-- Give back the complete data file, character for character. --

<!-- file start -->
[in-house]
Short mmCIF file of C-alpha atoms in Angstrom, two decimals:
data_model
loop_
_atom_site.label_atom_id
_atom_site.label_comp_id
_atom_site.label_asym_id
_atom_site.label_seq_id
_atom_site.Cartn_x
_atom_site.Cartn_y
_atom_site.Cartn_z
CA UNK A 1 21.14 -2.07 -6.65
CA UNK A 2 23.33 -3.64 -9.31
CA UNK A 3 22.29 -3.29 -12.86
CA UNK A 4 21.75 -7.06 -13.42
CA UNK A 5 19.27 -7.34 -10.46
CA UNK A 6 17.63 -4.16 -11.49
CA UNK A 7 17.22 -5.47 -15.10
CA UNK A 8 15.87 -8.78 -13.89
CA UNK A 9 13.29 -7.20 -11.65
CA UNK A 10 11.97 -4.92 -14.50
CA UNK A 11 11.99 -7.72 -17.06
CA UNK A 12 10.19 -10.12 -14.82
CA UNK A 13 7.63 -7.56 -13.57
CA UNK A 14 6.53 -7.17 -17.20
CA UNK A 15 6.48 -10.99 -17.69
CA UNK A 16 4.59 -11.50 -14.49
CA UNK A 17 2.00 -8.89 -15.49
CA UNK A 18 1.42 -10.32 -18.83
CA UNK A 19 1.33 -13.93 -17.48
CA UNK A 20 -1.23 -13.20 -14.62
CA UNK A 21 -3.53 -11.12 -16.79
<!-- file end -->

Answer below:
[in-house]
Short mmCIF file of C-alpha atoms in Angstrom, two decimals:
data_model
loop_
_atom_site.label_atom_id
_atom_site.label_comp_id
_atom_site.label_asym_id
_atom_site.label_seq_id
_atom_site.Cartn_x
_atom_site.Cartn_y
_atom_site.Cartn_z
CA UNK A 1 21.14 -2.07 -6.65
CA UNK A 2 23.33 -3.64 -9.31
CA UNK A 3 22.29 -3.29 -12.86
CA UNK A 4 21.75 -7.06 -13.42
CA UNK A 5 19.27 -7.34 -10.46
CA UNK A 6 17.63 -4.16 -11.49
CA UNK A 7 17.22 -5.47 -15.10
CA UNK A 8 15.87 -8.78 -13.89
CA UNK A 9 13.29 -7.20 -11.65
CA UNK A 10 11.97 -4.92 -14.50
CA UNK A 11 11.99 -7.72 -17.06
CA UNK A 12 10.19 -10.12 -14.82
CA UNK A 13 7.63 -7.56 -13.57
CA UNK A 14 6.53 -7.17 -17.20
CA UNK A 15 6.48 -10.99 -17.69
CA UNK A 16 4.59 -11.50 -14.49
CA UNK A 17 2.00 -8.89 -15.49
CA UNK A 18 1.42 -10.32 -18.83
CA UNK A 19 1.33 -13.93 -17.48
CA UNK A 20 -1.23 -13.20 -14.62
CA UNK A 21 -3.53 -11.12 -16.79